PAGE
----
What did we find? Well, people are remarkably similar in the way they distribute contacts among friends, regardless of the communication channel used. Whether it is with our iPhones or on Facebook, most people have a few best friends and little time for the rest of the world. And yet, there is individual variation: The distribution of weights in an egocentric network, what we call a social signature, is flatter for some, implying these people spread contacts more homogeneously in their networks.
Even more strikingly, this individual behavior is persistent in time; you may continuously make and lose friends in your favorite toxic online platform, and still how you distribute contacts at any given moment (the shape of your social signature) will remain the same. Curious, right?
When looking at egocentric networks growing over time, we noticed something else. The probability of contacting a friend again increases with the number of interactions you’ve already had together, meaning next time, you’ll probably reach out to your best pals rather than that distant college roommate you don’t actually like. It immediately turned our universality senses on, as this rich-get-richer mechanism appears everywhere, from cumulative advantage in social inequality, to proportional growth in economics and biology, and preferential attachment in the growth of techno-social networks.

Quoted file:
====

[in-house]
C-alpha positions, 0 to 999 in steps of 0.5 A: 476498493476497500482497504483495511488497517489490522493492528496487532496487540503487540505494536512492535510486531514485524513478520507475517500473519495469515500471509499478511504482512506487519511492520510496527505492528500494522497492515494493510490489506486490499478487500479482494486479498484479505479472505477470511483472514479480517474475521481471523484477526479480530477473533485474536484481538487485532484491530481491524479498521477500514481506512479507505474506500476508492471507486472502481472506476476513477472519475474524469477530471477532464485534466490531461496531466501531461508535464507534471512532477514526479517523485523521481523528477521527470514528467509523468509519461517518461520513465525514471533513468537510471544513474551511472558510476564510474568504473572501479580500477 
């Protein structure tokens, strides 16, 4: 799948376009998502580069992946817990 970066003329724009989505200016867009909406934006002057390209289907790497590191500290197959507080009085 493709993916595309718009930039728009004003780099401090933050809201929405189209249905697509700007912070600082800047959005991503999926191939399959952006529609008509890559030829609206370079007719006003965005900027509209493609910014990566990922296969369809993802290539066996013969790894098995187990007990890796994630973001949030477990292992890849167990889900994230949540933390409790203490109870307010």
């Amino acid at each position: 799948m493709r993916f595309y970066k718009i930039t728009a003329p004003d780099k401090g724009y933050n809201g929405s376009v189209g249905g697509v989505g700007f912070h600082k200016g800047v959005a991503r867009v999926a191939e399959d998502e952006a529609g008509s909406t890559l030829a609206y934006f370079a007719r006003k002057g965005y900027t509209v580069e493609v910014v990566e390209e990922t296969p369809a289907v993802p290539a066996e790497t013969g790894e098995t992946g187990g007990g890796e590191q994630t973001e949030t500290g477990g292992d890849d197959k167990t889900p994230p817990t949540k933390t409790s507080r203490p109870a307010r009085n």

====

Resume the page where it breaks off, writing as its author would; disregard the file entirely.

So we made a model. Something as simple as possible, but with the hints the data was already shouting at us. In the model, people contact each other with probability proportional to their previous activity, but tuned by a parameter we call preferentiality. This parameter measures all constraints in your ability to communicate (available time, neocortex; leading to the total number of contacts you can possibly make) relative to your tendency to select friends at random (a measure of everything we don’t know beyond constraints). As time goes by, people with high preferentiality focus on their closest friends, while the rest share their time among friends more equally.